Car insurance is very expensive in Great Britain, especially if you are under age 25. If you do not have any vehicle violations or accidents on your license while in the United States, then have your insurance company in the US write a letter stating such and you will be eligible for a considerable (up to 60%) discount on your insurance.
All Civilians, Active Duty, and their dependents must acquire U.K. insurance to operate a motor vehicle in the U.K.
There is a local Geico office located on RAF Lakenheath and also a local USAA insurance branch located in London.
USAA International Auto Insurance can be reached at (Toll Free) 1-800-531-8722/ 0800 28 9192 (local).
Geico overseas insurance can be reached at (Toll-Free) 1-800-248-4998/ 01638 53 3400 (local).
Requirements for the MOT testing include
- All vehicles built after 1 April 1981 must have a fog light, mounted at the rear of the vehicle, centered to the right hand side of the vehicle. Also, the light control switch must light up when the fog light is on and must be seen from the driver's seat.
- Parking lights must be white, not amber.
- The headlights in the UK are angled differently than in the States because of driving on the other side of the road. It is suggested that the re-aiming of your lights be done when you arrive in the UK.
- All vehicles built after 1 April 1986 must have a side repeater. A side repeater is a separate turn signal in the fender that can be seen from the driver side door. In most cases this means drilling holes in the fender of approximately 3/4 inch. Wraparound lights may substitute for the side repeater in some models.
- All rear turn signals must flash amber, and must not adversely affect any other light (brake light, parking light).
- Very few American vehicles meet the standards for light requirements in the UK. The price for a light conversion can be very high depending on the vehicle.
Road tax is a yearly tax paid to the UK government on motor vehicles using public roads. When you buy a vehicle, the vehicle tax will not be transferred with the vehicle. You will need to get a new vehicle road tax before you can use the vehicle. You can tax the vehicle using the New Keeper Supplement (V5C/2) part of the vehicle registration certificate (V5C) online, by using the automated phone service - 24 hours a day, 7 days a week, or visiting a Post Office branch.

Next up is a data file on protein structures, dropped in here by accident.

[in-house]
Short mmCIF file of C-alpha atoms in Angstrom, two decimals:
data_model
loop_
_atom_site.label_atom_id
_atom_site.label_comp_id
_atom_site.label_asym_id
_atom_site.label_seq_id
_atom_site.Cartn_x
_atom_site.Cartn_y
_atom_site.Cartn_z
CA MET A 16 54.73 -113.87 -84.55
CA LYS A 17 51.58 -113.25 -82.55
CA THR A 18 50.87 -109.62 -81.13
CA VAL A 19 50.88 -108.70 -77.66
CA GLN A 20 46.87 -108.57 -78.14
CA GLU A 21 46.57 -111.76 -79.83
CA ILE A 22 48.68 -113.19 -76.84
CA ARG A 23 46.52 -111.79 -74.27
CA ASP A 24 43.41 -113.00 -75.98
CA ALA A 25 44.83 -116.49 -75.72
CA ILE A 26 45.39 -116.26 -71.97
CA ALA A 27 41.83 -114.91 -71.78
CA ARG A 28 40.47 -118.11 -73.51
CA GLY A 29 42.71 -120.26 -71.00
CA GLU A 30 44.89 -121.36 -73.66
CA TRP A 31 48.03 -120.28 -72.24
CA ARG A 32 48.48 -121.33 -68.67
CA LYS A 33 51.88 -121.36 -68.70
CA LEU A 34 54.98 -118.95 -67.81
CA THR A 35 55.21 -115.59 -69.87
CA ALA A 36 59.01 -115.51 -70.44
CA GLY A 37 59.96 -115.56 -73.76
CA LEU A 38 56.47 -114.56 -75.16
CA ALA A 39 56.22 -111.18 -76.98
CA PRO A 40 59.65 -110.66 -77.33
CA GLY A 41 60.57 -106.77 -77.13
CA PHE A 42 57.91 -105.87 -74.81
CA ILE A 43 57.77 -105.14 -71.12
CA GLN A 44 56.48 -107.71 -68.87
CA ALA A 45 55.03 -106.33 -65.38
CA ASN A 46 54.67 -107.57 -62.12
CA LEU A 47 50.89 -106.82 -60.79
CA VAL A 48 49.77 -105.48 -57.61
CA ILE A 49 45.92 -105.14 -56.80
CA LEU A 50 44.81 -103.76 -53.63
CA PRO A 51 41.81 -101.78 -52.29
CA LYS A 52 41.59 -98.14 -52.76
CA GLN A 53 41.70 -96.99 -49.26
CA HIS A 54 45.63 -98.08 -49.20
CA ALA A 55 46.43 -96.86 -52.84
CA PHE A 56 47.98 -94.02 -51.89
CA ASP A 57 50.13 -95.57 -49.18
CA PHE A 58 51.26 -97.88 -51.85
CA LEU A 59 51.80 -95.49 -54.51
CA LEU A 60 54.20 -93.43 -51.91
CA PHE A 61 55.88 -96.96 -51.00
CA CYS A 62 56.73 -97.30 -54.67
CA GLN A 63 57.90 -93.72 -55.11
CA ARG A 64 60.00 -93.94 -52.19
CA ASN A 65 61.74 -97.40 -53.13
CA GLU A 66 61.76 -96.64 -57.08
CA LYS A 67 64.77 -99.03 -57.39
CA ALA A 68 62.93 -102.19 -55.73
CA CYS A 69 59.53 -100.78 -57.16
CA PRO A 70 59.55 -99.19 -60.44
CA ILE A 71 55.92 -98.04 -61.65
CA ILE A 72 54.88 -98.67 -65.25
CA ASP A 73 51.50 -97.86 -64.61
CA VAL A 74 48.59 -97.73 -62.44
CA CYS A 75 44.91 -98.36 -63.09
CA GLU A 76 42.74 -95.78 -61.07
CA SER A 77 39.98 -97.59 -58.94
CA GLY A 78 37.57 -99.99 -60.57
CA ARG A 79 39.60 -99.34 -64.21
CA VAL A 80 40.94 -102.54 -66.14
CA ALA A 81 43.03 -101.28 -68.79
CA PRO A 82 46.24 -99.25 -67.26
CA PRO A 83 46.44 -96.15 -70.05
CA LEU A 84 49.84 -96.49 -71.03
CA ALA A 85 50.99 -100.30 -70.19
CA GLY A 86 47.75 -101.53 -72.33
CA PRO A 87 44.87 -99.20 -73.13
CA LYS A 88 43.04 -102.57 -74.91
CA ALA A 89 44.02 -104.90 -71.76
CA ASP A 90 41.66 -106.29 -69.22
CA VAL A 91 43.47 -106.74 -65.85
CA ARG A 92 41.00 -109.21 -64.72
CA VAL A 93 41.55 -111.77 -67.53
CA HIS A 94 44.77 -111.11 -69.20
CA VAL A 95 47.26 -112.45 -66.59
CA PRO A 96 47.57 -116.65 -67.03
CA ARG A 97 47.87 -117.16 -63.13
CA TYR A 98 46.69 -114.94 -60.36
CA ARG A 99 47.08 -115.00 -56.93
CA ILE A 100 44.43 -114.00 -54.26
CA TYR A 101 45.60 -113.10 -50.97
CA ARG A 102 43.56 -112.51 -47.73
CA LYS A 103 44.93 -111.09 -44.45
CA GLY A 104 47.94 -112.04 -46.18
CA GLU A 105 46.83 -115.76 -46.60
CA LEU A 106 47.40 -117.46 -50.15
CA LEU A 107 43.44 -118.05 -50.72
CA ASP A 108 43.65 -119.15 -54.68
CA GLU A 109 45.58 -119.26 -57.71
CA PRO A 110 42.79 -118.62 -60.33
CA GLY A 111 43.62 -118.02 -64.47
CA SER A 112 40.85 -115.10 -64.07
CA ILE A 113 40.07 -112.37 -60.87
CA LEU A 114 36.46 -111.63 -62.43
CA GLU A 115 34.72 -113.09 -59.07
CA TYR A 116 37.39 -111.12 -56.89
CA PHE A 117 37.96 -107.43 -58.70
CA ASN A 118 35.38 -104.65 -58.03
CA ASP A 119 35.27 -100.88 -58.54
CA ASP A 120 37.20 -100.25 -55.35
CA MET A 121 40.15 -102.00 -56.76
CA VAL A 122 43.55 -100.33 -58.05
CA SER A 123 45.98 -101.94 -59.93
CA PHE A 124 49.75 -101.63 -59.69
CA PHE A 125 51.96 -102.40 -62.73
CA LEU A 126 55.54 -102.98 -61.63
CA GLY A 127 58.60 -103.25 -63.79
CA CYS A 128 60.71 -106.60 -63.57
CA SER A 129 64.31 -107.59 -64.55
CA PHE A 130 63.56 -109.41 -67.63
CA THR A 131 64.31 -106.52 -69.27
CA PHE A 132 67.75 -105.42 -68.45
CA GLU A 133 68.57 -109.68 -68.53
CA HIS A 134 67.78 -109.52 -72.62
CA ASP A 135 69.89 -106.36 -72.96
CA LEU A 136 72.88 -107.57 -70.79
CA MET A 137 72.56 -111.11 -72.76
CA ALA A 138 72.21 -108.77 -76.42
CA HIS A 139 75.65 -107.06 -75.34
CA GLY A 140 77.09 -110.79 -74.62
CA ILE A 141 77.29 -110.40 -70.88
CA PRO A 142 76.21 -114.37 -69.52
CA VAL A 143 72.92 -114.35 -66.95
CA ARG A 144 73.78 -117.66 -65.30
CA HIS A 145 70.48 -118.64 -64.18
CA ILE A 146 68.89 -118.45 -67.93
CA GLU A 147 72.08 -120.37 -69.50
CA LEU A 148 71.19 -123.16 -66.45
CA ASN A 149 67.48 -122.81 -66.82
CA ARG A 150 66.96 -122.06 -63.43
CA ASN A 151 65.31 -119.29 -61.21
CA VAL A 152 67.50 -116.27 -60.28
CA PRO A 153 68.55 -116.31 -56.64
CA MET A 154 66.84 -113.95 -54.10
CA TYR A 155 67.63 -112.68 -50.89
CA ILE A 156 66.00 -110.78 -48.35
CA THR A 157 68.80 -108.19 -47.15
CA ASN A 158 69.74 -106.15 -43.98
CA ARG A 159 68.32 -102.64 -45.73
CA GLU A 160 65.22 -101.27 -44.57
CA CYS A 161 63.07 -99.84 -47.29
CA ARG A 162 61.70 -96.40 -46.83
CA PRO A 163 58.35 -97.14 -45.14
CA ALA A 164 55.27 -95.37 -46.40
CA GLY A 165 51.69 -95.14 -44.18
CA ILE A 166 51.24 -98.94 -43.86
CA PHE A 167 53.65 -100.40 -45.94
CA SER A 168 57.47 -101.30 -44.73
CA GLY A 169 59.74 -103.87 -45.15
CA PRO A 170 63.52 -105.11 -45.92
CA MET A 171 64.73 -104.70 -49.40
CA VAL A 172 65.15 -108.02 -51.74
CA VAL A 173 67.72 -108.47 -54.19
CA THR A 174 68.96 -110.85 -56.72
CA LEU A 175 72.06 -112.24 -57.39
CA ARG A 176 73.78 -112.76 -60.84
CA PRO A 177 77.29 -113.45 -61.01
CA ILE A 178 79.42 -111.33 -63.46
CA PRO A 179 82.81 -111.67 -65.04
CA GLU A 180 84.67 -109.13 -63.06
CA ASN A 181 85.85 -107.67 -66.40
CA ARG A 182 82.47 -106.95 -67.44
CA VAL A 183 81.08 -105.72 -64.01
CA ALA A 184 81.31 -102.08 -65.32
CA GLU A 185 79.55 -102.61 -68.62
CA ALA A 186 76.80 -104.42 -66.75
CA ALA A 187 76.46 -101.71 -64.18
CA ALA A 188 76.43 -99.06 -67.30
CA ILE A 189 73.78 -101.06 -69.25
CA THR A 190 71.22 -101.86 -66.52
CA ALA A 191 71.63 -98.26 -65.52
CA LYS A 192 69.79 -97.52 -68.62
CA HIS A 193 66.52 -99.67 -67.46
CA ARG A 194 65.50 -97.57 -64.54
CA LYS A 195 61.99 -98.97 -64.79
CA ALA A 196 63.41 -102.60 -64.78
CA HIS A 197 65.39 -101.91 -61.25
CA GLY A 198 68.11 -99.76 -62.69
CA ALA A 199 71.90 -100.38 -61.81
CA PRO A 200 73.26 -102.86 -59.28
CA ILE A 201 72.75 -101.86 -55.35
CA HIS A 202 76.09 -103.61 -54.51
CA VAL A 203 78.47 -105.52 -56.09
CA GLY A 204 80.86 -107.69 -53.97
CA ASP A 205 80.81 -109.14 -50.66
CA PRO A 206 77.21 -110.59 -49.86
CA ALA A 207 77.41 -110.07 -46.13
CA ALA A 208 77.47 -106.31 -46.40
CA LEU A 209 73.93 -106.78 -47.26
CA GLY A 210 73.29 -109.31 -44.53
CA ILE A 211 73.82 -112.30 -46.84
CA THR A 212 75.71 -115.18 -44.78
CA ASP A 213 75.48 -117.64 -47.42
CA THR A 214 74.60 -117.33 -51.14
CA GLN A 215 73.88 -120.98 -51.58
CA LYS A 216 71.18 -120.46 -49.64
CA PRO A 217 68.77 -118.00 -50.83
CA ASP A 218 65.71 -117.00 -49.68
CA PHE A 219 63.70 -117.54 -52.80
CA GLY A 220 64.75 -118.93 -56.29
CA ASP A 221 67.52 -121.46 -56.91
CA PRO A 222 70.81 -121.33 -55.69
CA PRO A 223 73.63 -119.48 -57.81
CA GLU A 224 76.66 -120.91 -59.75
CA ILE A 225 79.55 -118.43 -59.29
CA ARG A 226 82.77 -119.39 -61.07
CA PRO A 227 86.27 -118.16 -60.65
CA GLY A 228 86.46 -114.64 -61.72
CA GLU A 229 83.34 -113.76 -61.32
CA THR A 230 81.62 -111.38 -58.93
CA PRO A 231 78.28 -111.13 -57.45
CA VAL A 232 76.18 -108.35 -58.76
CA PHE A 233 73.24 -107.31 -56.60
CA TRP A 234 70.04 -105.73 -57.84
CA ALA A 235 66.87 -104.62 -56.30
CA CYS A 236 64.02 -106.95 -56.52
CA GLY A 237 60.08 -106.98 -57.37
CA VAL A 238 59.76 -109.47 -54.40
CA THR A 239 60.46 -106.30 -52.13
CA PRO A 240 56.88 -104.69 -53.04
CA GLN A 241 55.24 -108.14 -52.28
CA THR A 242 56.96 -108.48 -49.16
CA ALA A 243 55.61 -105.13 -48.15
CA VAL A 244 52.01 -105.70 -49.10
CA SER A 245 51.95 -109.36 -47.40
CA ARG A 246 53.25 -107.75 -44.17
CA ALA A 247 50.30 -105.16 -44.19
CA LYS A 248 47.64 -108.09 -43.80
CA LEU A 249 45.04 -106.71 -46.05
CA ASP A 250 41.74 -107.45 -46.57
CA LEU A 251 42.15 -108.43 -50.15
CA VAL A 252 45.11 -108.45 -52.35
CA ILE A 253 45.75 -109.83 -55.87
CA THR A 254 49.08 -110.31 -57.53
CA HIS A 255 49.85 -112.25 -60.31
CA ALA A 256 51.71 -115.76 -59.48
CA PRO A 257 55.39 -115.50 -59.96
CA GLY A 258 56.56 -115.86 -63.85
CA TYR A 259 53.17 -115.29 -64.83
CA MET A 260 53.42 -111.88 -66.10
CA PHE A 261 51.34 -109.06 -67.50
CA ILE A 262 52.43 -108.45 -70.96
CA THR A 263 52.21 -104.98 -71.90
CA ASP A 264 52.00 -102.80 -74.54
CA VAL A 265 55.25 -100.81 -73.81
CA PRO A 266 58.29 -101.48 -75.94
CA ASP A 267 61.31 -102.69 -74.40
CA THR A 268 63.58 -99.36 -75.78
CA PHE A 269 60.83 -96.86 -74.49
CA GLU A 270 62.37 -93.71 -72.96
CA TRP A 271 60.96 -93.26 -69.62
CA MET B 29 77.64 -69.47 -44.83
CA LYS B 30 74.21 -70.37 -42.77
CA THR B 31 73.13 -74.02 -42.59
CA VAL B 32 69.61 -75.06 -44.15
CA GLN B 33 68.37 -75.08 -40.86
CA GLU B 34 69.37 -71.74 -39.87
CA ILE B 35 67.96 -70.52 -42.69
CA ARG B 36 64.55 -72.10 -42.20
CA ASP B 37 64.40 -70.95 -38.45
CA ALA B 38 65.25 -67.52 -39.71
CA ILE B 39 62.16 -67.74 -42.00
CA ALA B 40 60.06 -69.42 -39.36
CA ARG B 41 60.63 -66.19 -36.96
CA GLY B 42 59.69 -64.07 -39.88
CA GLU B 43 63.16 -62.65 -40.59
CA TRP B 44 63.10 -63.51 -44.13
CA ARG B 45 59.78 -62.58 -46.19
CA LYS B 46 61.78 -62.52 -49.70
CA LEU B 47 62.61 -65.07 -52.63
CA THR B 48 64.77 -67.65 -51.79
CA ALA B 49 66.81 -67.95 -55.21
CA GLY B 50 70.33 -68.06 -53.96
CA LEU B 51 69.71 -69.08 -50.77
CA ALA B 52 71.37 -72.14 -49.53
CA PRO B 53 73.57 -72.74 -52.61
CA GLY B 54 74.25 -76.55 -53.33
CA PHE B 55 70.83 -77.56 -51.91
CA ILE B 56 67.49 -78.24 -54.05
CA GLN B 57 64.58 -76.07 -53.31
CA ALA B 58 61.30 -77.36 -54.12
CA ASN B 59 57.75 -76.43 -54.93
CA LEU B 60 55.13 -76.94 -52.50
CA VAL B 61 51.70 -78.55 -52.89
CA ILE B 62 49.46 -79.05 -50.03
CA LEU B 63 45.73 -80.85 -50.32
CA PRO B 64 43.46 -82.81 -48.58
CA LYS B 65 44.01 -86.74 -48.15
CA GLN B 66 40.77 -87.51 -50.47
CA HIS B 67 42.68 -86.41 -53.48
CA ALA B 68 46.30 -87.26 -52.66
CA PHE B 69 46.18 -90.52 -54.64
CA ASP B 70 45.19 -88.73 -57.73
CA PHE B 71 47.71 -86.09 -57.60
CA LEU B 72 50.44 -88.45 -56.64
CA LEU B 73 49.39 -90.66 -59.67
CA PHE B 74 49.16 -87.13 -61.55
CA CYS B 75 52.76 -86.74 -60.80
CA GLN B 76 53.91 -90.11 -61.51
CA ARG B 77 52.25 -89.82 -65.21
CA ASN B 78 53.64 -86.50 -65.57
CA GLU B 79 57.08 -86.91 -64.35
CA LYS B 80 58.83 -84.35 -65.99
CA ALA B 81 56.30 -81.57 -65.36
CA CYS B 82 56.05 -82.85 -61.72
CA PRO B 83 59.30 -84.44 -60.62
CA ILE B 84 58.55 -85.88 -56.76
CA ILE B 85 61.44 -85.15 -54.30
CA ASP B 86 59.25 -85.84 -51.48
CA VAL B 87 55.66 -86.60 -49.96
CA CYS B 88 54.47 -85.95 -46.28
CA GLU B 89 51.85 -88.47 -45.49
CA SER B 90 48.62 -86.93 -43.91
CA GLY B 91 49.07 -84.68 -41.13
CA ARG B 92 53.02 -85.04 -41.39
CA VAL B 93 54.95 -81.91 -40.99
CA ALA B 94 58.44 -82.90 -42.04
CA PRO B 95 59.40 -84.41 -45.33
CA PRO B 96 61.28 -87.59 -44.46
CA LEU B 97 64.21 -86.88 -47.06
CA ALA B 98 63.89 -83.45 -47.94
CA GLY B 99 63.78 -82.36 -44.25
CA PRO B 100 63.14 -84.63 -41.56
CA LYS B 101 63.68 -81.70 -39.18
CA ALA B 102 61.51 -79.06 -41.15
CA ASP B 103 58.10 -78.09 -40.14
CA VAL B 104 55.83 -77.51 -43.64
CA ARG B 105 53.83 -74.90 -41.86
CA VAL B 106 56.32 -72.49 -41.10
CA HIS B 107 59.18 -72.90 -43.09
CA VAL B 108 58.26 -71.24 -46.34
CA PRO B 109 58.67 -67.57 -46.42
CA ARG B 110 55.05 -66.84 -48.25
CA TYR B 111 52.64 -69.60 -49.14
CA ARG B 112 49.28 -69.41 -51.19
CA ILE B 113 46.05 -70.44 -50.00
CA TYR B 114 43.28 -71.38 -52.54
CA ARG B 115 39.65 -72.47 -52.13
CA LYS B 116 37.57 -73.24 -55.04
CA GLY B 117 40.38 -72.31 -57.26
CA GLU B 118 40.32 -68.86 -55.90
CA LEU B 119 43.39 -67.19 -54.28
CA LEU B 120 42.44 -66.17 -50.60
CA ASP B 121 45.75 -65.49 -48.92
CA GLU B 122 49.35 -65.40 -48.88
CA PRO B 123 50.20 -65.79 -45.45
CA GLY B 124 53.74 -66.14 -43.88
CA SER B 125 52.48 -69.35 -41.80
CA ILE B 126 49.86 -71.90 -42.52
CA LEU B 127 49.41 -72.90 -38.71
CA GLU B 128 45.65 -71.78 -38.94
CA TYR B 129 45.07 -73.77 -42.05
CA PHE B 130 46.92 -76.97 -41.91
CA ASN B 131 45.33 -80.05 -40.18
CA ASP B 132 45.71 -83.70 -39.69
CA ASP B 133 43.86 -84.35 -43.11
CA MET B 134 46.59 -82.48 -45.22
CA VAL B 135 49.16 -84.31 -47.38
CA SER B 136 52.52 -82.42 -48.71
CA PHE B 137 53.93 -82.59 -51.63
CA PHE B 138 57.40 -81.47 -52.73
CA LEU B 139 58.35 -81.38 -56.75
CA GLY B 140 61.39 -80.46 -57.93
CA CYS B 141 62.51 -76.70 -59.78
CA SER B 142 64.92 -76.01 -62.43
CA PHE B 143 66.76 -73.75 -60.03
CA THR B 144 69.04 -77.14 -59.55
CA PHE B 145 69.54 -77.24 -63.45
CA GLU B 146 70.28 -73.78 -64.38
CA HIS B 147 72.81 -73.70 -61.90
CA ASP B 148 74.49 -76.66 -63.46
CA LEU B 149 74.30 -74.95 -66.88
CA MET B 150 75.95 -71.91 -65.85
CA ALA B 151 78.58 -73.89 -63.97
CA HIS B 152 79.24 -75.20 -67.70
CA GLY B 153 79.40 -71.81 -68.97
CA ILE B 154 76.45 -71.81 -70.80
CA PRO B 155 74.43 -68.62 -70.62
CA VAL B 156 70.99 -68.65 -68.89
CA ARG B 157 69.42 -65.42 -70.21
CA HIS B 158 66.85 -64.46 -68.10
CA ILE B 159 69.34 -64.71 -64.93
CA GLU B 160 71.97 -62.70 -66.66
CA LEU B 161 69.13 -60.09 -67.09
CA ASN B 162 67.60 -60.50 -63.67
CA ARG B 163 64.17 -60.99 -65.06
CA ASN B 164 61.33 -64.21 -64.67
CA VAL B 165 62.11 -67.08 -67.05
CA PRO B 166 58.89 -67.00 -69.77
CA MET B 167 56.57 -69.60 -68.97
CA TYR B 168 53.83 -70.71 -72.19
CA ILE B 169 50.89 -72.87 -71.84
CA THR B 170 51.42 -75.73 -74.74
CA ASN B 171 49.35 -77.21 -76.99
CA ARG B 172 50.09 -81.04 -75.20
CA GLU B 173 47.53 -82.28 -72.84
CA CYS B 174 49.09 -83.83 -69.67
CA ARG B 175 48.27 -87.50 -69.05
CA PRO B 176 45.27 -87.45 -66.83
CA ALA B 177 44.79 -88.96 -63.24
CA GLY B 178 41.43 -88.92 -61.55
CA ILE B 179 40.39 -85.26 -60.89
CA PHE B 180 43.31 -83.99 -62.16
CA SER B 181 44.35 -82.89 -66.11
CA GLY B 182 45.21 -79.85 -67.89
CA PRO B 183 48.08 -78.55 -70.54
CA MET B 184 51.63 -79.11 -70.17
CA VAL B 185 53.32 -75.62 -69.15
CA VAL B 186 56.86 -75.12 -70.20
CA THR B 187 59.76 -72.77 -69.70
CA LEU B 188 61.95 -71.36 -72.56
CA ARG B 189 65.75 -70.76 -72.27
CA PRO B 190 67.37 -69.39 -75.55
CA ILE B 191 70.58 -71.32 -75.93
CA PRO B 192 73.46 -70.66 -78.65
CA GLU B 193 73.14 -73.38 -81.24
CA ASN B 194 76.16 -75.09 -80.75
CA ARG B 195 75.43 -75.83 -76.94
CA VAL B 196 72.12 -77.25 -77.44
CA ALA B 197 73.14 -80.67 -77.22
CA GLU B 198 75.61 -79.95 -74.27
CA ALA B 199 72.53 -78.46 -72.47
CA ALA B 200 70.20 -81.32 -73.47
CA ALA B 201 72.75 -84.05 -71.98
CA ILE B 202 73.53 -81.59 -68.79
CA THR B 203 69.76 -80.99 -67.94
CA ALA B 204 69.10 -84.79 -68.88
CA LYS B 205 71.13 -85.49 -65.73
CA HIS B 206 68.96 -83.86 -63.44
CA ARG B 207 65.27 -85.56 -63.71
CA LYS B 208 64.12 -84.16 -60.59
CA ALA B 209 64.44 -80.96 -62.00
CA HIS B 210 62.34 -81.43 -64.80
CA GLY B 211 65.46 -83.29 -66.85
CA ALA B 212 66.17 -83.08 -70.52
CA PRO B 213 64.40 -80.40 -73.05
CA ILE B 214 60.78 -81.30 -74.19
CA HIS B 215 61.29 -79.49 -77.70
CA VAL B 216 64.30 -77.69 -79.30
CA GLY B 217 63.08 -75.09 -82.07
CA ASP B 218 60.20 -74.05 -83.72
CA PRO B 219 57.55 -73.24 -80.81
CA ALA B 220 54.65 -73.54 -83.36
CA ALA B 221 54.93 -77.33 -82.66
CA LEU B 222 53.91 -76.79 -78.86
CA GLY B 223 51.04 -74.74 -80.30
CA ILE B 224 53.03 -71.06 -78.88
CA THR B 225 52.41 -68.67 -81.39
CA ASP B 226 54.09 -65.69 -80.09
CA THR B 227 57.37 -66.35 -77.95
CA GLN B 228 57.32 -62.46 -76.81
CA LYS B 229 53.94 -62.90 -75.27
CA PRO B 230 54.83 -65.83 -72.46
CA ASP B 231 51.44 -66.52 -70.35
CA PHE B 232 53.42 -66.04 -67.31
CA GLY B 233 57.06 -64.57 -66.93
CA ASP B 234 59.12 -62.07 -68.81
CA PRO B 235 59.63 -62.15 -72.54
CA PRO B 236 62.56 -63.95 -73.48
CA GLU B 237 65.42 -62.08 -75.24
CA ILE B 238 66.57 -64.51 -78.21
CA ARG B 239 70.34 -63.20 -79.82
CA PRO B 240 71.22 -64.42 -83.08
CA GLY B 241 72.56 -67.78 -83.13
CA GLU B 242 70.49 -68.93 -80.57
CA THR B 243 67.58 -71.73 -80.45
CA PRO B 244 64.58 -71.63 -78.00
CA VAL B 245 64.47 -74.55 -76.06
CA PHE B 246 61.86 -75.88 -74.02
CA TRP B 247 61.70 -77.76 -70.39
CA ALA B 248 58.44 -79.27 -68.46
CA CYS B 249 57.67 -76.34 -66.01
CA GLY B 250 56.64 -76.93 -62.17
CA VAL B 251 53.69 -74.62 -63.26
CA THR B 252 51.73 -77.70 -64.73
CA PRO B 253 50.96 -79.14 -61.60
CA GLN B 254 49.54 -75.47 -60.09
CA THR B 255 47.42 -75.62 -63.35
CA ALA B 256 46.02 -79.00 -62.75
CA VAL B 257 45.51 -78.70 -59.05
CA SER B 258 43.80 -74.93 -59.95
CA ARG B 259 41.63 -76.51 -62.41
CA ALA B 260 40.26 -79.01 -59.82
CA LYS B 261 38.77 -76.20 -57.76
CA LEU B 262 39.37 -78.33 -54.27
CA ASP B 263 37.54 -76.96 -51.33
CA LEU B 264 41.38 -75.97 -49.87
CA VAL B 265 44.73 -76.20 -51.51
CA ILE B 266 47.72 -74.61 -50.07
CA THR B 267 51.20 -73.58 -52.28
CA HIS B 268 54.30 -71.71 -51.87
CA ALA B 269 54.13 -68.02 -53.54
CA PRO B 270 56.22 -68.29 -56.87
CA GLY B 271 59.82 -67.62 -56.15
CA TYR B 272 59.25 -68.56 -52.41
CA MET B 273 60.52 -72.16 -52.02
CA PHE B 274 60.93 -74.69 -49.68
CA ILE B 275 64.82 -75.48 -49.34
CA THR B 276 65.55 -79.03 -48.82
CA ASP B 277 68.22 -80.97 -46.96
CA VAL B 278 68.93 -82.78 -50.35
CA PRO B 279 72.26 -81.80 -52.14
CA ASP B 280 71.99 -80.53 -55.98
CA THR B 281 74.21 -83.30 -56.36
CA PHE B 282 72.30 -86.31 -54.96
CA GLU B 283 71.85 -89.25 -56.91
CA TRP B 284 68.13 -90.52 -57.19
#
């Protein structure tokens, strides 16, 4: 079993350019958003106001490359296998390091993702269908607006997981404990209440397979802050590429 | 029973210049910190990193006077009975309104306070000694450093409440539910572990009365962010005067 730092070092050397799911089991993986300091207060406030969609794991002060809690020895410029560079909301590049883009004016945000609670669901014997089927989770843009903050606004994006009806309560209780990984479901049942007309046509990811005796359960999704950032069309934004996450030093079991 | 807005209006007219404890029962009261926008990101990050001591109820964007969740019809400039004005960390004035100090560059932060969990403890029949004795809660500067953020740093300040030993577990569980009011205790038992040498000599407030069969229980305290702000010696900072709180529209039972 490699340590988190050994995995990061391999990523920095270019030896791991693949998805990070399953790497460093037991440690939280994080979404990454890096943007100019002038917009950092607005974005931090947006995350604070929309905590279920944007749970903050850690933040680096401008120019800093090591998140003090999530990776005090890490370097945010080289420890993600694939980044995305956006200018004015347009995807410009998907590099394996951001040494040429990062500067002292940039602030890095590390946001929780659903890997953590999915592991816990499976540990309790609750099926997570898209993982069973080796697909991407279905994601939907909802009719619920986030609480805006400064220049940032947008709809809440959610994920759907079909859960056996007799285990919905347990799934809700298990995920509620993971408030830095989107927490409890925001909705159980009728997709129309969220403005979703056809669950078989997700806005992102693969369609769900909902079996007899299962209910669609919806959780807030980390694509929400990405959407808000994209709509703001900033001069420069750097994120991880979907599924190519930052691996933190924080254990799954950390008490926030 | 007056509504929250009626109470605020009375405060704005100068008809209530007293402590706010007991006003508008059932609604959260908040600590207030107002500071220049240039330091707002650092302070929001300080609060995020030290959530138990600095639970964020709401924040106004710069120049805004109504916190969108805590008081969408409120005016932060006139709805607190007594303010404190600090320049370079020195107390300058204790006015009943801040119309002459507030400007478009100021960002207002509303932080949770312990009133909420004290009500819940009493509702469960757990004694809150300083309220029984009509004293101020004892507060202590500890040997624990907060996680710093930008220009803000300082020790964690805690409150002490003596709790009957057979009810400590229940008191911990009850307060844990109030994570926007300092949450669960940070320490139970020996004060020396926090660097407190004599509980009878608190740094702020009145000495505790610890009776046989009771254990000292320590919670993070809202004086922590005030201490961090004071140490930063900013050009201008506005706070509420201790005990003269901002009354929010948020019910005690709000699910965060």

If you bring a vehicle with you to the UK and do not plan on driving it for an extended period of time, you can make a SORN (Statutory Off Road Notification) if you don't use or keep your vehicle on a public road (eg you keep it in a garage, on a drive or on private land). You don't have to pay road tax. To apply for a SORN you can do so by applying online, by phone, or post.
Some tolls will only be available to pay online. The most common in this area is the Dart Charge. You may have an account to manage this or use this website to pay. This must be paid by midnight of the day after you crossed or the fee may increase.
Other Tolls which do not require an online account accept some collection of the following payment methods, dependent on the road:
- Chip & Pin
- Apple Pay
- Google Pay
- Samsung Pay
Calculating Toll Road Charges
Find out how much you’ll have to pay to use toll roads, bridges and tunnels within the UK road network on the www.gov.uk/uk-toll-roads
During peak times and within certain cities where clean air zones apply:
Driving in a Clean Air Zone (As marked on the road in applicable cities)
If your vehicle does not meet the Ultra Low Emission Zone (ULEZ) standards, you must also pay the ULEZ charge.
Upon Arrival Topics
- Start 100th PCS
- Transport from the Airport
- RAF Mildenhall Welcome & In-Processing
- Travel Allowance
- Child & Youth Programs Registration
- School Registration
- Pet Registration
- Driving Overseas
- Buying & Renting a Car
- Vehicle Registration
- Fuel Card
- Medical, Dental & Eye Care
- Mental Health, Family Advocacy, & Health Promotions
- Pregnancy in the UK
- Finding a Home
- Overseas Electricity
- Bills Banks & Exchange Rates